A priest and a pope for the poor
The Church needs clerics who can learn from their
people, says Paul Vallely
I TOOK the first copy of my book on Pope Francis last week to
the church in which I grew up in Middlesbrough (
Features, 2 August). Aptly enough, the church is dedicated to
St Francis, although that was not the reason I chose it. Rather, I
was there because it was the farewell mass for the parish priest,
Fr Peter Keeling, who has presided over many of the most
significant events in the Vallely family across the years.
His farewell homily was a masterclass in priestly virtues. It
began, as had that first appearance on the Vatican balcony of the
new Pope, with an appeal to the people before him. He first
apologised for what he might have got wrong over the years. By way
of example, he recalled the occasion when an elderly couple had
asked him to remember their dead son during morning mass. When the
crucial moment came, Fr Peter momentarily forgot the first name of
the man for whom they were to pray. He made a stab at it, and knew
immediately that he had got it wrong.
Throughout the service, he was seized by remorse. As soon as it
was over, he changed out of his vestments and rushed to the
couple's home. They opened the door with some surprise at seeing
the priest whom they had seen at the altar only moments before. But
they did not seem concerned at his abject apology. "Actually,
Father, we didn't hear, because we didn't have our hearing aids
switched on. We often don't at mass."
But if the leaven of humour is an essential part of the good
news that is the gospel, so is the passion for justice. "It's a
pity, Father," one older parishioner had commiserated, "that they
never made you a canon, like they did with previous parish
priests." Fr Peter had only laughed: "If they ever make me a
canon," he quipped, "you can take me out and fire me."
His commitment to causes of justice and peace had led to a
number of run-ins with the authorities, ecclesiastical and civil,
but he saw their disapprobation merely as confirmation that he was
acting on an imperative that the Second Vatican Council had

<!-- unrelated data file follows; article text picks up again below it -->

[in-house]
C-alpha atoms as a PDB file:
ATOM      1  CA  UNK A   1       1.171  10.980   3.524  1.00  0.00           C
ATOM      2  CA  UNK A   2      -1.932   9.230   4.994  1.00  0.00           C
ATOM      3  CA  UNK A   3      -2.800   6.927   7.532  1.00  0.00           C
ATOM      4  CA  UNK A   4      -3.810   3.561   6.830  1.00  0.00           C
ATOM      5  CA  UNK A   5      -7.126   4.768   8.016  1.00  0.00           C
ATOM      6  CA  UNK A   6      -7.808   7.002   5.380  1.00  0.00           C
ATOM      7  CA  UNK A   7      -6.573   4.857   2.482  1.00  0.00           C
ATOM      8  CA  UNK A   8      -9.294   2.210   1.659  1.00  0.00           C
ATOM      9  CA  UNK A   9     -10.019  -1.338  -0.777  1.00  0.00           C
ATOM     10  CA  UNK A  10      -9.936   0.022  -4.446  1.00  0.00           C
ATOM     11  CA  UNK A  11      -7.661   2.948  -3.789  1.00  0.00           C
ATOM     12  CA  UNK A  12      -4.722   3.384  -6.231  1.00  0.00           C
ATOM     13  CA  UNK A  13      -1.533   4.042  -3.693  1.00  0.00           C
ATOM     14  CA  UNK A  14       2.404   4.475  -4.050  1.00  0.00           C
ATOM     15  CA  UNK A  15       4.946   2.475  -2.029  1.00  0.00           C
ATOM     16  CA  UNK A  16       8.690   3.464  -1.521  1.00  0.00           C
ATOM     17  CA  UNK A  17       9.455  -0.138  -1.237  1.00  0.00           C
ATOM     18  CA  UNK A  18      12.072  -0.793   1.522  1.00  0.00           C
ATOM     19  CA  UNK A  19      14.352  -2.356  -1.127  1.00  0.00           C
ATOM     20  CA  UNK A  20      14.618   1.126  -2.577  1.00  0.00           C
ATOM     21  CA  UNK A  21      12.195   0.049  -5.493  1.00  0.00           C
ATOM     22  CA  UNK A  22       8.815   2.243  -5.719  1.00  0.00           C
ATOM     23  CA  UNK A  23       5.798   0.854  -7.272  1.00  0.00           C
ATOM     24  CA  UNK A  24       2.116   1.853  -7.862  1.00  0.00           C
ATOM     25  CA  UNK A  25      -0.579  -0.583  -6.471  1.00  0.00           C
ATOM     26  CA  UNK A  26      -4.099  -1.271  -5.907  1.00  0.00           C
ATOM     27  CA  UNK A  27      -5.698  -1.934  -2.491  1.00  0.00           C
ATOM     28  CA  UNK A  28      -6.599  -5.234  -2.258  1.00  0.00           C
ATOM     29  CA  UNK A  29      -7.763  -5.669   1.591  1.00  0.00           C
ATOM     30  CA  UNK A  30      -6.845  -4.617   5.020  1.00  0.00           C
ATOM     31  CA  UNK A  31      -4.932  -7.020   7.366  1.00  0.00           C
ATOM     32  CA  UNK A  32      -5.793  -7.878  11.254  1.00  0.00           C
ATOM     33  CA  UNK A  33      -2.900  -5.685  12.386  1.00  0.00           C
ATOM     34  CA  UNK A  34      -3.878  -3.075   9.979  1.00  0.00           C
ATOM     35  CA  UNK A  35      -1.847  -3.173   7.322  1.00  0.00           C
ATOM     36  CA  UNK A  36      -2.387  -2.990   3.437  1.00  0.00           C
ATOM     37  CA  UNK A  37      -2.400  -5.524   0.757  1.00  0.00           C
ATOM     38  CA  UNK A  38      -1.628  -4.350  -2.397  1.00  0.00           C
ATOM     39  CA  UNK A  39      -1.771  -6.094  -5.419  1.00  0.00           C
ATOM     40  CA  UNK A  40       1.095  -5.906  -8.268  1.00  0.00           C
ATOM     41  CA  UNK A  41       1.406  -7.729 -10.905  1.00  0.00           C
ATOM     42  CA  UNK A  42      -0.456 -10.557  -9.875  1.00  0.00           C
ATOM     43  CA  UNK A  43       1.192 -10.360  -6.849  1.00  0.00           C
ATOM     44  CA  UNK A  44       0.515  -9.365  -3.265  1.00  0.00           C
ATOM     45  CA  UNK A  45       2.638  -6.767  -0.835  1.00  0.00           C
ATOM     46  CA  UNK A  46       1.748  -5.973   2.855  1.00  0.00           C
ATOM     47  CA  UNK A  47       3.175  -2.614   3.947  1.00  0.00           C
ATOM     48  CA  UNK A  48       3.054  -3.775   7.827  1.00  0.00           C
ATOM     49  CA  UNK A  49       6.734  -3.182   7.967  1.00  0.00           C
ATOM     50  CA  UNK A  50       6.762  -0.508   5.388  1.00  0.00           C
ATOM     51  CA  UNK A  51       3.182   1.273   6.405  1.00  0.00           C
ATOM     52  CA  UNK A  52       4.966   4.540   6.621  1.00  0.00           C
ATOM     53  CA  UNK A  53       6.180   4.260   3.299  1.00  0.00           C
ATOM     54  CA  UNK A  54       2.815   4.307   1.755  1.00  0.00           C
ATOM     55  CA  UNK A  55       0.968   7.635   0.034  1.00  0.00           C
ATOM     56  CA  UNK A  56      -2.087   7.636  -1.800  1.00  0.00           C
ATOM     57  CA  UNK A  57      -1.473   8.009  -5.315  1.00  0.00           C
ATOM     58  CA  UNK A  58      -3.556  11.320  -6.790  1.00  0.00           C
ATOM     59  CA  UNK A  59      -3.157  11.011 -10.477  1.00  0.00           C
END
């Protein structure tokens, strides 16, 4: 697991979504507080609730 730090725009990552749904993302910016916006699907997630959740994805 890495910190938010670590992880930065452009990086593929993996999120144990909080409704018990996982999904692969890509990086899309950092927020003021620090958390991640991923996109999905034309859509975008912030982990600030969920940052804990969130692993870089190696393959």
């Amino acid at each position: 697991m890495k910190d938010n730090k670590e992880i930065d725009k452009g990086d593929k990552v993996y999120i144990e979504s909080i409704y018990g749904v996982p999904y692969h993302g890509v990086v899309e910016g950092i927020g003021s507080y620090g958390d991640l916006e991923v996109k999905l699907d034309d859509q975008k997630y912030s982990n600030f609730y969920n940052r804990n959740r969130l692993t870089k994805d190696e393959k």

declared to be constitutive to the preaching of the gospel.
Many Roman Catholics had begun to fear that men such as Fr Peter
were to be replaced by a generation of pietistic priests turned in
on the inner sacramental life of the Church rather than on the
outworking of gospel values in our wider culture. The election of
Pope Francis - for whom "Francis" is not so much a name as a
programme of action - has rekindled the hope that the Church will
once again move in the direction on which priests such as Fr Peter
have been so focused.
The retiring cleric offered one final story. He intended it to
be self-deprecating, but it cut two ways. In the local bank, one of
the women behind the counter, the week before, had asked him
whether he knew when Kate was coming out of hospital. Rapidly he
ran through in his head all the Kates in the parish, before
admitting that he didn't know. Only then did the bank clerk make it
clear that she had been asking about the Duchess of Cambridge.
The Church needs priests for whom the people of the parish are
more important than public figures. Pope Francis, too, understands
this from his long years as a bishop in the slums. As one of his
aides told me: "He doesn't see the poor as people he can help, but
rather as people from whom he can learn." I did not have to go to
Argentina to hear this. Priests such as Fr Peter Keeling had taught
me that warmth, humanity, and social justice are the keystones of
the faith, back in the first church in which I ever set foot.
Pope Francis - Untying the Knots by Paul Vallely is
published by Bloomsbury at £12.99.